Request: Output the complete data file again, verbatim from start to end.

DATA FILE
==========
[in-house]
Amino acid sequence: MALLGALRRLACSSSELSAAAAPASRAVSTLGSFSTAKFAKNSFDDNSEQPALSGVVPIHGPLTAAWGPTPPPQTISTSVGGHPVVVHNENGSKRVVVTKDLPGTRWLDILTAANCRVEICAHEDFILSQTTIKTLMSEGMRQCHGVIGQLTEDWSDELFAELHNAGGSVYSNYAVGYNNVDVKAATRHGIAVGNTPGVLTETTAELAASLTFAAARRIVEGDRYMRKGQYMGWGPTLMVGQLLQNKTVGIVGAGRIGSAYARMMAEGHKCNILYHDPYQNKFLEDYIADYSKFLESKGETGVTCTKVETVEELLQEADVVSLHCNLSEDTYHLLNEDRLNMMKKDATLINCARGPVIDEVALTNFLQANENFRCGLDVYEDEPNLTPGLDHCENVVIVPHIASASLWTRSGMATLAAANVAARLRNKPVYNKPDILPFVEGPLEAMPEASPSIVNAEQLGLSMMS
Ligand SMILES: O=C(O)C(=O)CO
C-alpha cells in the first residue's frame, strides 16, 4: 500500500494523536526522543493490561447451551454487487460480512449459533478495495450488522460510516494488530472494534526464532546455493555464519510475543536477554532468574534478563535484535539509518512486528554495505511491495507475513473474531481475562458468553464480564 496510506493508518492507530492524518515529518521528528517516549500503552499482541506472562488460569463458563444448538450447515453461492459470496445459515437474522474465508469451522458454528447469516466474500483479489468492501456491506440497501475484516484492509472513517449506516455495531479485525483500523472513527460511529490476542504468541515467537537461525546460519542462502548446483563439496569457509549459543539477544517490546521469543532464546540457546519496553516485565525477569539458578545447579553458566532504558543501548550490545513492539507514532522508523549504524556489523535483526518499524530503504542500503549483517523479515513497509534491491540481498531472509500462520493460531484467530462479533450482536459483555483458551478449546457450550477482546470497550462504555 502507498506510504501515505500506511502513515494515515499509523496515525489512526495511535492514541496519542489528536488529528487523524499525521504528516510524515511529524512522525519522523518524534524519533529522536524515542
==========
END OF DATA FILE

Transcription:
[in-house]
Amino acid sequence: MALLGALRRLACSSSELSAAAAPASRAVSTLGSFSTAKFAKNSFDDNSEQPALSGVVPIHGPLTAAWGPTPPPQTISTSVGGHPVVVHNENGSKRVVVTKDLPGTRWLDILTAANCRVEICAHEDFILSQTTIKTLMSEGMRQCHGVIGQLTEDWSDELFAELHNAGGSVYSNYAVGYNNVDVKAATRHGIAVGNTPGVLTETTAELAASLTFAAARRIVEGDRYMRKGQYMGWGPTLMVGQLLQNKTVGIVGAGRIGSAYARMMAEGHKCNILYHDPYQNKFLEDYIADYSKFLESKGETGVTCTKVETVEELLQEADVVSLHCNLSEDTYHLLNEDRLNMMKKDATLINCARGPVIDEVALTNFLQANENFRCGLDVYEDEPNLTPGLDHCENVVIVPHIASASLWTRSGMATLAAANVAARLRNKPVYNKPDILPFVEGPLEAMPEASPSIVNAEQLGLSMMS
Ligand SMILES: O=C(O)C(=O)CO
C-alpha cells in the first residue's frame, strides 16, 4: 500500500494523536526522543493490561447451551454487487460480512449459533478495495450488522460510516494488530472494534526464532546455493555464519510475543536477554532468574534478563535484535539509518512486528554495505511491495507475513473474531481475562458468553464480564 496510506493508518492507530492524518515529518521528528517516549500503552499482541506472562488460569463458563444448538450447515453461492459470496445459515437474522474465508469451522458454528447469516466474500483479489468492501456491506440497501475484516484492509472513517449506516455495531479485525483500523472513527460511529490476542504468541515467537537461525546460519542462502548446483563439496569457509549459543539477544517490546521469543532464546540457546519496553516485565525477569539458578545447579553458566532504558543501548550490545513492539507514532522508523549504524556489523535483526518499524530503504542500503549483517523479515513497509534491491540481498531472509500462520493460531484467530462479533450482536459483555483458551478449546457450550477482546470497550462504555 502507498506510504501515505500506511502513515494515515499509523496515525489512526495511535492514541496519542489528536488529528487523524499525521504528516510524515511529524512522525519522523518524534524519533529522536524515542